There are water markets in California that do a little to steer water toward higher-valued uses. Farmers growing crops that can be produced in water-richer states (or countries) can let fields lie fallow and rent water rights to neighbours who have orchards or vines. That offers hope for worried Canadian consumers who favour almonds, lemons, or garlic. California growers will naturally cut back—are already cutting back—on rice or hay in order to protect the state’s most irreplaceable crops.
The problem here is that California does have water markets—plural, not singular. The complexities of environmental and property law surrounding water make long-distance in-state transfers of water all but impossible. And the local markets that do exist are highly informal, with no central exchanges.
For a coastal state, methods of drought defence are pretty easy to enumerate. The first and most natural idea, a perennial favourite of Republicans, is to build dams to trap more of the freshwater running down to the sea. The last major new dam built in California was the New Melones in the Sierra Nevada hills, polished off by the Army Corps of Engineers in 1978. That’s the same Sierra Nevada that gives the Sierra Club its name, which pretty much sums up the problem.
The dam was built only after a fantastic struggle, which included oodles of litigation, occasional sabotage and, most famously, threatened human self-sacrifice. Mark Dubois, a kindly six-foot-eight river guide and rafting enthusiast, chained himself to a boulder in the valley of the Stanislaus River as the Corps was filling it. That got president Jimmy Carter’s attention, and he ordered the Corps not to drown Dubois. The canyon of the Stanislaus was eventually filled (more by Mother Nature’s will, as it happened, than any official’s). But the principle that one determined person can hold up a water-storage project nigh on indefinitely was established.
Dam opponents point out that most of the best sites were snapped up anyway in the hydrological building boom that followed the Second World War. The New Melones Dam, for one, proved to be a disappointment, never living up to its projected storage capacity except when it was inconveniently overflowing into the spillway. California voters will be asked in November to approve $7.5 billion in water-related borrowing, including $2.7 billion for new storage. (There’s another hint at the man-made nature of the drought problem: In California, the inevitable strife over new infrastructure projects doesn’t even kick off until statewide voters consent to the spending in the first place.)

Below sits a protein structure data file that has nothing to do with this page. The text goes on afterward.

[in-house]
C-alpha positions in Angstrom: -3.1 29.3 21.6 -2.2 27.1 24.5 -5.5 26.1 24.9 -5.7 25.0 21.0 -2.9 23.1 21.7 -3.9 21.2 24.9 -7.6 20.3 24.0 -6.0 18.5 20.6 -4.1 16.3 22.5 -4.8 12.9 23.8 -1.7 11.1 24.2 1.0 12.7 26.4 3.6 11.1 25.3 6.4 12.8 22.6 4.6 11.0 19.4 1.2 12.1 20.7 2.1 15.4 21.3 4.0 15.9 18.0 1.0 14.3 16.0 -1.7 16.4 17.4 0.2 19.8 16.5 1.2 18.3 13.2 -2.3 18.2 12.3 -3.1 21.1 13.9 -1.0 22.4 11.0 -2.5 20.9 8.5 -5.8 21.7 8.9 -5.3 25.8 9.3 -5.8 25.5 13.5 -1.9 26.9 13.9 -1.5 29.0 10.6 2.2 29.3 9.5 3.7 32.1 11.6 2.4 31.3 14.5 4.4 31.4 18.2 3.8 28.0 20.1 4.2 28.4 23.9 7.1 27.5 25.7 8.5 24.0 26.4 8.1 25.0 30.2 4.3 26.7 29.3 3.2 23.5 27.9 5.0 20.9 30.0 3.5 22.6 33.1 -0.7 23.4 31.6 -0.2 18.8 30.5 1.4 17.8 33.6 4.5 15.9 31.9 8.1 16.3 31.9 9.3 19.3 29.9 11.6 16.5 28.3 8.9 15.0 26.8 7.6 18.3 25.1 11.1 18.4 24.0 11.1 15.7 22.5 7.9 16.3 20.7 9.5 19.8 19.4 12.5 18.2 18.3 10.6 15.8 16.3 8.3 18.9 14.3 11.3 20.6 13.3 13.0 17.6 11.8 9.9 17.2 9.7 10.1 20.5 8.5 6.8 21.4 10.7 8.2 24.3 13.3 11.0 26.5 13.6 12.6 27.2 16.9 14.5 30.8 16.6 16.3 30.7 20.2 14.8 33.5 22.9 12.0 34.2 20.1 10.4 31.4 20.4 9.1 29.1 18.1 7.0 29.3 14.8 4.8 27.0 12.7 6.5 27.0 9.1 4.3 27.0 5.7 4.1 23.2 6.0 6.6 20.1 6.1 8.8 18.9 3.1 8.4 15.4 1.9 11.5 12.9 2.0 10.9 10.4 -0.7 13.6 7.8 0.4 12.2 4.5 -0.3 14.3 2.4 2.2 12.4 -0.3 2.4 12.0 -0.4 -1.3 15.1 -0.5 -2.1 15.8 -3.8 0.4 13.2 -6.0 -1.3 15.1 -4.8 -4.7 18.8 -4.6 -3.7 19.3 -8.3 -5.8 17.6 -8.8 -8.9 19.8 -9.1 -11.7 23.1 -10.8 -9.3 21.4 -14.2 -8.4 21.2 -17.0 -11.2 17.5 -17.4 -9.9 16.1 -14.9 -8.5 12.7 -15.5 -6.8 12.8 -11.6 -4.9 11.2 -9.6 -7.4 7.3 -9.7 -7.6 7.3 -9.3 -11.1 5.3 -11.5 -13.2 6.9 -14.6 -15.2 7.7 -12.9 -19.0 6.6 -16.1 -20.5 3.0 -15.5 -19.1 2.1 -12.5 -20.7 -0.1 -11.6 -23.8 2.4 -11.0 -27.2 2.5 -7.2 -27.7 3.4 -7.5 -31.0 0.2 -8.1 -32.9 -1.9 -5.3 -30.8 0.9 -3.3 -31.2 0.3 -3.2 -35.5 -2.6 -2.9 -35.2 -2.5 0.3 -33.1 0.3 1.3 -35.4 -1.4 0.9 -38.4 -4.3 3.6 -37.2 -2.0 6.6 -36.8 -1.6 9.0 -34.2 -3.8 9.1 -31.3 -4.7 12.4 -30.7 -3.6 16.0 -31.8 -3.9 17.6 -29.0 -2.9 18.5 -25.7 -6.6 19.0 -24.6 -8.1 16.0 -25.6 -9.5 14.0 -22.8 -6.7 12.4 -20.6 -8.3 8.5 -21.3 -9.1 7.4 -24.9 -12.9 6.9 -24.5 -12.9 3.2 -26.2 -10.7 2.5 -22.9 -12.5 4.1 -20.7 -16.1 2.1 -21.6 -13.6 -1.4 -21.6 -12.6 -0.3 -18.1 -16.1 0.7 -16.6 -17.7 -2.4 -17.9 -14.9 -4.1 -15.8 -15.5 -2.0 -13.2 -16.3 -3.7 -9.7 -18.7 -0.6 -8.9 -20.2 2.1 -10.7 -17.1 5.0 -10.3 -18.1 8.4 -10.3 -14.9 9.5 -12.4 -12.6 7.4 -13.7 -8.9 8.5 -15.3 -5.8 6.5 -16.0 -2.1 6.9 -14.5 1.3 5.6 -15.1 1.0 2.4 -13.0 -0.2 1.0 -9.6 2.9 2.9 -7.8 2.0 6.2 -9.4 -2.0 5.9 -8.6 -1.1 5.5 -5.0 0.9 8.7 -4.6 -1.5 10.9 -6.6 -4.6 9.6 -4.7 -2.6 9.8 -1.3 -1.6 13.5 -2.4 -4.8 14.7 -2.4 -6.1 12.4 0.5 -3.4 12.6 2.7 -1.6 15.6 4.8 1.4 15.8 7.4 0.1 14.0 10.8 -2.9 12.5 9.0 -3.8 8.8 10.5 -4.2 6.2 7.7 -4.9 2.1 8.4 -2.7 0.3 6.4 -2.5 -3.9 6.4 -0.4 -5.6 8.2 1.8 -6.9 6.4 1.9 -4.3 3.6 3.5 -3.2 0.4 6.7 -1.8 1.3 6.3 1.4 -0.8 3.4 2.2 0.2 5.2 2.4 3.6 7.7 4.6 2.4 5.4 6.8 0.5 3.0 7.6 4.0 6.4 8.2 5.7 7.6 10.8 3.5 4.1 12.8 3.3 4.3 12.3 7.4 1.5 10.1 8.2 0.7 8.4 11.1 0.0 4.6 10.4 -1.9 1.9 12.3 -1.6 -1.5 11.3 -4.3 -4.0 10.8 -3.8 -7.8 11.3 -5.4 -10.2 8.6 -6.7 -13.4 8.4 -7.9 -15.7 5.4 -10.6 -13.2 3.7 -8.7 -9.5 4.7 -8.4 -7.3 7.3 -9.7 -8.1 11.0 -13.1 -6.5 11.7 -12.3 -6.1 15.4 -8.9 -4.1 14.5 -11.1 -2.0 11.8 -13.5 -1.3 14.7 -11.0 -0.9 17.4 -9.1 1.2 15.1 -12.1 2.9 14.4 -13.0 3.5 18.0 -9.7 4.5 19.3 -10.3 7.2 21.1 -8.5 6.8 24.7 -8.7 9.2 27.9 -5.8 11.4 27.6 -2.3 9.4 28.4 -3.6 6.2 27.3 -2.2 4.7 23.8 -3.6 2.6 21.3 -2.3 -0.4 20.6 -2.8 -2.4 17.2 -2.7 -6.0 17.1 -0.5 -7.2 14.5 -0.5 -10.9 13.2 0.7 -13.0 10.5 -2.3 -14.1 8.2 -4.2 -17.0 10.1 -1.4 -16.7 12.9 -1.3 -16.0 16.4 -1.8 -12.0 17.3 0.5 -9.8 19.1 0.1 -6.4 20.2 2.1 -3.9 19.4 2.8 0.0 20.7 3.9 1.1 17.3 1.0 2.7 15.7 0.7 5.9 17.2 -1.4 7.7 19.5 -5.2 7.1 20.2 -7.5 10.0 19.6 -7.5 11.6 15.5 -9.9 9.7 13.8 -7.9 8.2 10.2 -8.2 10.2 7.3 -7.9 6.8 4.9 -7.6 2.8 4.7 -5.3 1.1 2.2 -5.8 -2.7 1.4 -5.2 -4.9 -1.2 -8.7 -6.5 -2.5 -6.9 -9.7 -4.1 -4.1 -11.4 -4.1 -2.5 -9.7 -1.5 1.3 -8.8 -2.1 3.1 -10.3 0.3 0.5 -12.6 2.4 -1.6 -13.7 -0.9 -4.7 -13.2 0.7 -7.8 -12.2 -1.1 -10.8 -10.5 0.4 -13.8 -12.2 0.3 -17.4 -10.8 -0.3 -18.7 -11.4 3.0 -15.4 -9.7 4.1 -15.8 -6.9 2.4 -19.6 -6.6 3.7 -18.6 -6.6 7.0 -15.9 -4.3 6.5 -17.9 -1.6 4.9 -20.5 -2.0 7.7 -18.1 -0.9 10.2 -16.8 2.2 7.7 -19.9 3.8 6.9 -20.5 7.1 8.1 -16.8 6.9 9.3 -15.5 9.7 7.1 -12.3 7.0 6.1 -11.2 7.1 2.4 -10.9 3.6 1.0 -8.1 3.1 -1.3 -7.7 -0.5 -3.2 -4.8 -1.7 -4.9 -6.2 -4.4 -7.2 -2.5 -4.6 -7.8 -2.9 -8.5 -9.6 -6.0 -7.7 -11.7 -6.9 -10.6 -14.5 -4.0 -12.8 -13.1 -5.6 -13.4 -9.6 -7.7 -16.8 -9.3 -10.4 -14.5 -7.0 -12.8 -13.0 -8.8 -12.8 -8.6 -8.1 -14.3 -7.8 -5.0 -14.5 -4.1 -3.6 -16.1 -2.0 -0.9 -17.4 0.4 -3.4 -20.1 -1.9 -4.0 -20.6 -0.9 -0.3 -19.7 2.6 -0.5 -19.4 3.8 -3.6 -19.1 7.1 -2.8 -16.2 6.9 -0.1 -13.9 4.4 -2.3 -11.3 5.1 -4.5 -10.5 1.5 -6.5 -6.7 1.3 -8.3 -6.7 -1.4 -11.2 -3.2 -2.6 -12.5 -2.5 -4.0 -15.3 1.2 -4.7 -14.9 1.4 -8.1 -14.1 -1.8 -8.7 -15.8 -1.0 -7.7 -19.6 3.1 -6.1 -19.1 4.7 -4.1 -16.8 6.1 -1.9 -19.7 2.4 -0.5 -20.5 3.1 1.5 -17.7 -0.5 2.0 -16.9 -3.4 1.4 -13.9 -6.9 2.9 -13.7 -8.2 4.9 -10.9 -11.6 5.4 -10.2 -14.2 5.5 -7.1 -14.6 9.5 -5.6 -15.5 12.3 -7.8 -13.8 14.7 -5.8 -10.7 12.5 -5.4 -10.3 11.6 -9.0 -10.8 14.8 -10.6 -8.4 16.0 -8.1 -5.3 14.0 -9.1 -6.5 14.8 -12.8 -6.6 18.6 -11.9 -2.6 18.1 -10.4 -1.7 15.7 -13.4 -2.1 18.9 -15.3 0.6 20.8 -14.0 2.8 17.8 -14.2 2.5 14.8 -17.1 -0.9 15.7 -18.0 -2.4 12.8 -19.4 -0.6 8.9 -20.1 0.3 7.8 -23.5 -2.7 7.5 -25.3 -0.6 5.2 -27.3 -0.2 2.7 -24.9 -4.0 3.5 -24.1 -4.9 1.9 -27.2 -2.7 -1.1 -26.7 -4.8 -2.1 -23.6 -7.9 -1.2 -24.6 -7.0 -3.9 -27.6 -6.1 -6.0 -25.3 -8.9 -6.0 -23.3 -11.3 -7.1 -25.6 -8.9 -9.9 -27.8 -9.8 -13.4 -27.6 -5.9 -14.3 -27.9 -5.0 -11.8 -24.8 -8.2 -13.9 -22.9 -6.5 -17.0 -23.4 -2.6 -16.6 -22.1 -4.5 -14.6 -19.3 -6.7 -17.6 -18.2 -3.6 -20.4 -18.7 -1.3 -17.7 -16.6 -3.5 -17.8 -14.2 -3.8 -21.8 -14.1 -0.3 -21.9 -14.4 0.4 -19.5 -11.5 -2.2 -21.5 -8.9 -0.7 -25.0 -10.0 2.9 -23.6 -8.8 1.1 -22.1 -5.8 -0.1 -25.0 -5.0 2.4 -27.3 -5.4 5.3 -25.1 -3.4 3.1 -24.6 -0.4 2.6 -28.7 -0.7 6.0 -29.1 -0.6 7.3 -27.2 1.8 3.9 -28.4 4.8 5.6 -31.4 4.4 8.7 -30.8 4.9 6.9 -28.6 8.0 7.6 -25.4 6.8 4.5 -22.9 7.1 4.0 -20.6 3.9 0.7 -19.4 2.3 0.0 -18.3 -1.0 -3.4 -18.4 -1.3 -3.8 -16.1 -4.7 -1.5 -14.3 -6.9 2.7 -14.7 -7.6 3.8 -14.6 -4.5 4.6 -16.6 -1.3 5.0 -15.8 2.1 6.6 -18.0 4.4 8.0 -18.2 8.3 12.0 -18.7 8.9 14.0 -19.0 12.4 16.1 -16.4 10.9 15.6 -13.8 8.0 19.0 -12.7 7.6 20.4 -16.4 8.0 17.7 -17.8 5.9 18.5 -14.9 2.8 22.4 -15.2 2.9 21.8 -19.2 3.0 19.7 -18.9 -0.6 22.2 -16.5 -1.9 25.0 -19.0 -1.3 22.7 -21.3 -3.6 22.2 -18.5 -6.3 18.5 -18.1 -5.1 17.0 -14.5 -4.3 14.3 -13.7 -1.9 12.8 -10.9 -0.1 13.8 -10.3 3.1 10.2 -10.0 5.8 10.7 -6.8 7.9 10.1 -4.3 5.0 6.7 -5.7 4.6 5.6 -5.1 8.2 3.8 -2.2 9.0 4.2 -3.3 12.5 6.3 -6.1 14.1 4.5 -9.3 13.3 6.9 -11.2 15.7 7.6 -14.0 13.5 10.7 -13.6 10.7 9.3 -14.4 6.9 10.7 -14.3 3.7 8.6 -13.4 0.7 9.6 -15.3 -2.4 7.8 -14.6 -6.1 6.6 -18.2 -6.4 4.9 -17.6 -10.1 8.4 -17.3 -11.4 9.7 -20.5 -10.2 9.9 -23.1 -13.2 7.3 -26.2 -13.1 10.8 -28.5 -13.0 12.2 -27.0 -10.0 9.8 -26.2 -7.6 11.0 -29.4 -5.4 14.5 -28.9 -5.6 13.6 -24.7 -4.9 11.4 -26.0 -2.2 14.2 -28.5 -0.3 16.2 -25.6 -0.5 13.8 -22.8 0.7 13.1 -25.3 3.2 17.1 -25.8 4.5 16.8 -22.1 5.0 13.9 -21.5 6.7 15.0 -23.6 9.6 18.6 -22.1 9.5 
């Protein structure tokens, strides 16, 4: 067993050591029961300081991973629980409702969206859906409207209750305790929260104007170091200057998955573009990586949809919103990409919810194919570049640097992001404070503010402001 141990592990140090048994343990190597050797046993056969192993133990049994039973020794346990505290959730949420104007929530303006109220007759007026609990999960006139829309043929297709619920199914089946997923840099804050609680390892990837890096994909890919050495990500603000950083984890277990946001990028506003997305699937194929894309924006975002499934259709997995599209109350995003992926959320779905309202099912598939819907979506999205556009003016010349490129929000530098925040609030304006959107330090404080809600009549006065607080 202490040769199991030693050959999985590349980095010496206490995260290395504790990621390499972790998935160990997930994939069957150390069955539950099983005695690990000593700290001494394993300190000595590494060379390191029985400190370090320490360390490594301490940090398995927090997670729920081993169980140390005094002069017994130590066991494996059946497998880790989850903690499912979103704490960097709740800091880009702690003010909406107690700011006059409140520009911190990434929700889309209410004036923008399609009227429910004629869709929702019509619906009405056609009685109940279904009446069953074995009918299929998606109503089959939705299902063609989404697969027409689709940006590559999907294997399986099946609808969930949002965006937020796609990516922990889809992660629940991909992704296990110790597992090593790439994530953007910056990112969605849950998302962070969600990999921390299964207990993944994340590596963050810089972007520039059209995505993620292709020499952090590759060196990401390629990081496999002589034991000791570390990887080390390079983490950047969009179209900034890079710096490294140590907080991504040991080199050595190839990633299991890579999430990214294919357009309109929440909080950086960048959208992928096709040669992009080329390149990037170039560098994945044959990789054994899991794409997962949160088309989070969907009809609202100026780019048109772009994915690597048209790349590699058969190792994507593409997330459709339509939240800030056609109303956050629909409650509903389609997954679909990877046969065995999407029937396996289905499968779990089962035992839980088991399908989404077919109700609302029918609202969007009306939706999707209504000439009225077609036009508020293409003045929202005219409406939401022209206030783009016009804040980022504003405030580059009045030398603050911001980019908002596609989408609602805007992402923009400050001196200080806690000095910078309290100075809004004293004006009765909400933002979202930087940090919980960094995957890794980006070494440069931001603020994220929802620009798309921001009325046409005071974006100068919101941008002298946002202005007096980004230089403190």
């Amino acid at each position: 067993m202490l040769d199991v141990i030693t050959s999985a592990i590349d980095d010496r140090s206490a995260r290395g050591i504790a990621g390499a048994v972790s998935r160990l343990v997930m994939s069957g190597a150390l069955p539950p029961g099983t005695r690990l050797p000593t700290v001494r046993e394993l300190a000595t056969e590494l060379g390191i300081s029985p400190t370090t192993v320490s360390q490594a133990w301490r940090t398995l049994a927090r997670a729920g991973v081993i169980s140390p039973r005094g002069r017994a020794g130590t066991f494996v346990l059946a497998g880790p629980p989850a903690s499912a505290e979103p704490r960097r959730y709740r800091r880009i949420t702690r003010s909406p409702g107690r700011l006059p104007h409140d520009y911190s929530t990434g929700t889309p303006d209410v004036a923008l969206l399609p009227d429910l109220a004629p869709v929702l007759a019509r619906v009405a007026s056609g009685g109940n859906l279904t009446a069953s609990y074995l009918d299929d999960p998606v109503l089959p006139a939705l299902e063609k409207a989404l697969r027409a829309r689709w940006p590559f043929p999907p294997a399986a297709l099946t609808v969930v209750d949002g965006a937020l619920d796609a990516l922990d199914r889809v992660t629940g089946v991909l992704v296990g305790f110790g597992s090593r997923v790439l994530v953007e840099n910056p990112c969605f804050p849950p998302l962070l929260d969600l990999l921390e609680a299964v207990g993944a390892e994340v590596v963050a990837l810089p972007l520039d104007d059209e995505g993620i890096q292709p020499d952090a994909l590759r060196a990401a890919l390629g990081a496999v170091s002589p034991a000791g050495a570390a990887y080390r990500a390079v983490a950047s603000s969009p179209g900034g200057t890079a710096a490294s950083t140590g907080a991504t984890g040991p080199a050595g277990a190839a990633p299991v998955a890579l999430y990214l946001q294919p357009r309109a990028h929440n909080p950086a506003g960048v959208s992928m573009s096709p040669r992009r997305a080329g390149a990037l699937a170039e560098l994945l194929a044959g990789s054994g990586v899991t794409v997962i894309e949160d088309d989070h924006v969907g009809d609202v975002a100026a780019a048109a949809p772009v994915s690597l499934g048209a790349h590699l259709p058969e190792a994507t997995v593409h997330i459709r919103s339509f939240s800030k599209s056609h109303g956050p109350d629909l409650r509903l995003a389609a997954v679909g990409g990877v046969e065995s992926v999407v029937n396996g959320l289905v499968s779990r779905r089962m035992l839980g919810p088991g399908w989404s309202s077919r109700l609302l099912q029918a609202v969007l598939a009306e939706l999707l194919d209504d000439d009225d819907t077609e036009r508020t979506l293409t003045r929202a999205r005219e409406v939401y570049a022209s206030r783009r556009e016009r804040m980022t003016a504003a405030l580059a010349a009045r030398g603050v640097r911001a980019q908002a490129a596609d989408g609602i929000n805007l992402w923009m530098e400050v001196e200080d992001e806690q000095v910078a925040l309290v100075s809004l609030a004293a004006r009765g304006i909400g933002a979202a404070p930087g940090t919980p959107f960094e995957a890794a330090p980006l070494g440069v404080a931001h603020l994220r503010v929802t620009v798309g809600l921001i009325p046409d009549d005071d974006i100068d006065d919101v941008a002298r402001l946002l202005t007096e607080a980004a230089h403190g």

Local water authorities are already lining up at the offices of the state water commission with blueprints in hand. But even if the bond is approved and all the money is spent, the new water might not balance out even one per cent of California’s freshwater consumption.
So if you can’t trap more water, maybe . . . use less? Right now, California Gov. Jerry Brown is combining moral hectoring with emergency regulation in order to get city dwellers to cut back on water usage. But despite appearances, California’s total urban water usage has remained steady for 20 years, even as the state added seven million souls. On a per-capita basis, the progress has already been remarkable. (Things would be worse in California without those awful modern eco-friendly toilets.) And the same more or less applies on the agricultural side.
That leaves California with one other obvious option: Look left, to the ocean. Desalination of seawater, like solar power, is becoming less of an impractical sci-fi fantasy every year. Australia, which spent most of the first decade of this century in the throes of an extended drought, is a popular model for Californian water thinkers. Its government invested desperately in desalination, with the usual cost overruns and experimental bungles, but four large plants now produce nearly a billion litres of freshwater a day. (Urban California is thought to use on the order of 30 billion litres a day.)
Desalination facilities are extremely energy-hungry, but their locations make them a good fit with renewables like wind and tidal power. Perth, the Western Australian city that is one of the driest on the planet, gets half its drinking water from a desalination plant paired with a wind farm. Is it expensive? Yes. Is it exactly the sort of thing that forward-thinking, big-dreaming California, starved of better alternatives, might try in the long run? Who can doubt it?